"It's an adrenaline rush," co-director Matthew Groff told indieWIRE over the weekend in Amsterdam after their film premiered. "When they were detaining Ami, I was behind a window filming." Both Groff and Horowitz made it clear that they don't advocate for the U.N.'s dismantling, nor do they want the U.S. to leave the body, but they do call for a fundamental revision in how the institution operates.
"It has a split personality," said Horowitz. "Self-preservation is one part of how it operates, and the other parts are much darker. The majority of states are not free democracies, and they are able to advance their policies by joining organizations like the Human Rights Council."
In one particularly hilarious interview, Horowitz speaks with 1997 Nobel Peace Prize-winner, Jody Williams, a very fiery in your face personality who was chosen by the UNHRC to investigate the ongoing genocide in Darfur. Horowitz returned to the body with a scathing report against Sudan, which had (and has) clearly continued its reign of terror against its own citizens in its Western region. Her report faulted the regime, and said the situation had grown worse, which pinpointed structural and cultural problems about the U.N. Syria, China and other human rights violators faulted the report filed by Williams as "illegitimate." She said she had been pressured by U.N. bureaucrats to water-down her report, but when she refused, members simply tried to fault it on its merits.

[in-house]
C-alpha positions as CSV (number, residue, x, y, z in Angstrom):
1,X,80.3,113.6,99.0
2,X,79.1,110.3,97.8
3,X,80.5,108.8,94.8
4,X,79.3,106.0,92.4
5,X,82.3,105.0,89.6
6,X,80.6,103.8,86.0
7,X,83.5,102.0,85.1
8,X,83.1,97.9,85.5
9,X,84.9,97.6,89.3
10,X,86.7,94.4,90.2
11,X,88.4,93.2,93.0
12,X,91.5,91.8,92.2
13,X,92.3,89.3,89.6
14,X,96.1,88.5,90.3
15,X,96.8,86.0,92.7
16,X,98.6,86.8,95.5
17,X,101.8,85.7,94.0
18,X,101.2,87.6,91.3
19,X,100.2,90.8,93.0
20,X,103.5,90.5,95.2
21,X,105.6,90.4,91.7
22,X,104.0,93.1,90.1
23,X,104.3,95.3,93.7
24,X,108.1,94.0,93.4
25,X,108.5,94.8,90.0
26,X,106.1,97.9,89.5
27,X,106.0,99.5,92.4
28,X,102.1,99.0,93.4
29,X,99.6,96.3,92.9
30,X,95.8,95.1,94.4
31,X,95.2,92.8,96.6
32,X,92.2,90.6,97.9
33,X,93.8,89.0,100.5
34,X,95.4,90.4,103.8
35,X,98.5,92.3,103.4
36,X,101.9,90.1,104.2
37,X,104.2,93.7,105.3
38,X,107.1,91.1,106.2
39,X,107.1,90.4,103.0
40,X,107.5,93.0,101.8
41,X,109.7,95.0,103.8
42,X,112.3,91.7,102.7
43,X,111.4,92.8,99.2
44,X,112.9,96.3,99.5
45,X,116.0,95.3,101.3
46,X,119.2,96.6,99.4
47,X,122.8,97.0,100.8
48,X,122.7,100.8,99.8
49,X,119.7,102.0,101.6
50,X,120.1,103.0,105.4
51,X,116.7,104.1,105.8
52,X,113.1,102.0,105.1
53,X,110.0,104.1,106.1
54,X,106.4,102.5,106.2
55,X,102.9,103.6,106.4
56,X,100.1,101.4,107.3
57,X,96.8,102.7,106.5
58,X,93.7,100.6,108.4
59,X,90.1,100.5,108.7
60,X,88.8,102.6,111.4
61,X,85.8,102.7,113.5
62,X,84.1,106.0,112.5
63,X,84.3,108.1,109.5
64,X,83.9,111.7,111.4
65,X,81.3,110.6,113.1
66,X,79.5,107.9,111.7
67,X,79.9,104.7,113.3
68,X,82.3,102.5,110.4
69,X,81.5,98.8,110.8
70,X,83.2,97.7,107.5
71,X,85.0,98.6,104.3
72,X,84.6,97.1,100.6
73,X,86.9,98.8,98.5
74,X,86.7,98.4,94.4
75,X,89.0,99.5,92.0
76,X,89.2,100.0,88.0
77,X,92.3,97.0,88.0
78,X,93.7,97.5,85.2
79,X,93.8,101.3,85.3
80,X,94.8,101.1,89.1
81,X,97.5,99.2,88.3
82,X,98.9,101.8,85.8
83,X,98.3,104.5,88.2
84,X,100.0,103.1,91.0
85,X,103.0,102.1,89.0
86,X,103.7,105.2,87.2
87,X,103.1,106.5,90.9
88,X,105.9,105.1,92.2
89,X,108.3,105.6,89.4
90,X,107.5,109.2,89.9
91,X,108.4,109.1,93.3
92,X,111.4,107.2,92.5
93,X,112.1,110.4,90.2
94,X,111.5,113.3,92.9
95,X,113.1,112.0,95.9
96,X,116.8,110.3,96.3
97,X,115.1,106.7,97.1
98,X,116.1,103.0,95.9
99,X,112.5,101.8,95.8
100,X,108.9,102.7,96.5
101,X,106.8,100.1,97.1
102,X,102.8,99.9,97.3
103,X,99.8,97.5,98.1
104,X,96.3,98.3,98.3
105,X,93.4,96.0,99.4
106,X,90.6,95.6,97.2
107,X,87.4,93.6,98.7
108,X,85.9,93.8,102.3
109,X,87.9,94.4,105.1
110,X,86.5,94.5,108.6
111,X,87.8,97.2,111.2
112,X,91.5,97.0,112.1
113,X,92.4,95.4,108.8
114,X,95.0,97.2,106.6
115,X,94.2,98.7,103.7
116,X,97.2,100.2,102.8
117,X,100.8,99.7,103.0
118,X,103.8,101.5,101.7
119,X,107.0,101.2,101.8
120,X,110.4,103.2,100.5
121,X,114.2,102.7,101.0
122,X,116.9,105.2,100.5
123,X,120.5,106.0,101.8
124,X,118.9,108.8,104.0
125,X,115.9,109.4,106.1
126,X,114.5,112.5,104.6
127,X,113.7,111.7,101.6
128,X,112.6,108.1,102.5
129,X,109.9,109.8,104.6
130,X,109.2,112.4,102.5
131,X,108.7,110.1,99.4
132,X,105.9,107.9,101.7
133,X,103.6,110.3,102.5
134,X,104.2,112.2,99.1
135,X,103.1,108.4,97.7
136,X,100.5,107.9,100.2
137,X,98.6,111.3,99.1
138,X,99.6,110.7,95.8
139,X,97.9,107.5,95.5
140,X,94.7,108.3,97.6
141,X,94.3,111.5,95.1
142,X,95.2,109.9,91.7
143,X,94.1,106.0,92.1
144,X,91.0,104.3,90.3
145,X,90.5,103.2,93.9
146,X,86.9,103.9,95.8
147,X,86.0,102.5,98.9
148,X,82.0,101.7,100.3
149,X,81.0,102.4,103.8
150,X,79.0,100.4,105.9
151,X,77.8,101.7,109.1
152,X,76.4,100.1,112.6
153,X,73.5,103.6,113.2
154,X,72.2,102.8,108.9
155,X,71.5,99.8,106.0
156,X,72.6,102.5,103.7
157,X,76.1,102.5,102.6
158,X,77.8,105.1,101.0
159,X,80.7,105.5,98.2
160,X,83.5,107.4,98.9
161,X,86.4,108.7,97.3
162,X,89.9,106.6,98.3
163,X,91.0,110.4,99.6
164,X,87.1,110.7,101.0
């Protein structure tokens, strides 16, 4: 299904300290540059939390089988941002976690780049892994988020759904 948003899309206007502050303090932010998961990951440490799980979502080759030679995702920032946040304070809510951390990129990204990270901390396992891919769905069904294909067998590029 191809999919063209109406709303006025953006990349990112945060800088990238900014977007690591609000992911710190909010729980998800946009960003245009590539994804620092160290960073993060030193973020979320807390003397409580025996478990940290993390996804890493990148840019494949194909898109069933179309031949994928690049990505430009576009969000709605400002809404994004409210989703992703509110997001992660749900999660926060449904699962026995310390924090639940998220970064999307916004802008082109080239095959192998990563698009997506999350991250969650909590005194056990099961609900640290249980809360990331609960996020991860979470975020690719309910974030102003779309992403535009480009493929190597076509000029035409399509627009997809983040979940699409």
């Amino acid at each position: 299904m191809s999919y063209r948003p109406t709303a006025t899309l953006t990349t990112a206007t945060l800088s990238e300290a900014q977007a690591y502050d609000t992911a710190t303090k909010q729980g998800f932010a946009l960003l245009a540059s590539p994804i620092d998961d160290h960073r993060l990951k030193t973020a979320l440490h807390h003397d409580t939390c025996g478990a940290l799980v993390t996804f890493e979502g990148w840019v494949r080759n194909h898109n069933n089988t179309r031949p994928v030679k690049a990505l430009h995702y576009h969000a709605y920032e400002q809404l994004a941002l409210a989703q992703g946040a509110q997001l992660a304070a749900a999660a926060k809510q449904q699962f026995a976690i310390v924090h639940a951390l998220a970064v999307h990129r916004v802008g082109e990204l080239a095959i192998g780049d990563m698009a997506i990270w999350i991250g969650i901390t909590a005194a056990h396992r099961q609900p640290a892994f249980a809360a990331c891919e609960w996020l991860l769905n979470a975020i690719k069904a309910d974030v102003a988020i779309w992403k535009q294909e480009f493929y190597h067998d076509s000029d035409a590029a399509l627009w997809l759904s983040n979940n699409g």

"What they were doing was self-preservation," said Horowitz. "If they [fault] Sudan, then their own country's may face investigation for their human rights violations."
Horowitz, a former banker, told indieWIRE he became interested in the U.N. after reading about the genocide in Rwanda. He said that the organization had been created in part because of the Holocaust, "but why?" he asked, "could another genocide happen in the 1990s, or how could it be happening now in Sudan? I was like, what the fuck? Why are they here if they're not stopping genocide?" Ami said that Moore's "Bowling for Columbine" inspired him to take on the subject. "I thought, Michael Moore has done a huge thing. We disagree on politics, but I have a huge respect for him - he's tremendous."
Groff and Horowitz worked with crew that has frequently worked with Michael Moore and the style is certainly apparent. Despite the constant exposure of the U.N.'s catastrophic failures, though, from the scandalous oil for food debacle which greatly enriched Saddam Hussein and his henchmen (with the U.N.'s tacit approval), disastrous peace-keeping missions and ubiquitous systemic failures, the film manages to be funny and engaging.
The filmmakers did give some credit to the institution's ability to provide food aid and immunization and it its election monitoring in Cambodia for being mostly successful, but the directing duo view the U.N. as horrifically flawed. Still, they see hope in the U.N's own founding documents and believe it can be rehabilitated.
"I think the U.N. Charter and the Declaration of Human Rights are the most beautiful declarations of the Twentieth Century," said Horowitz. "But the U.N. has squandered what the world's people have given it, but I do have hope that it's fixable."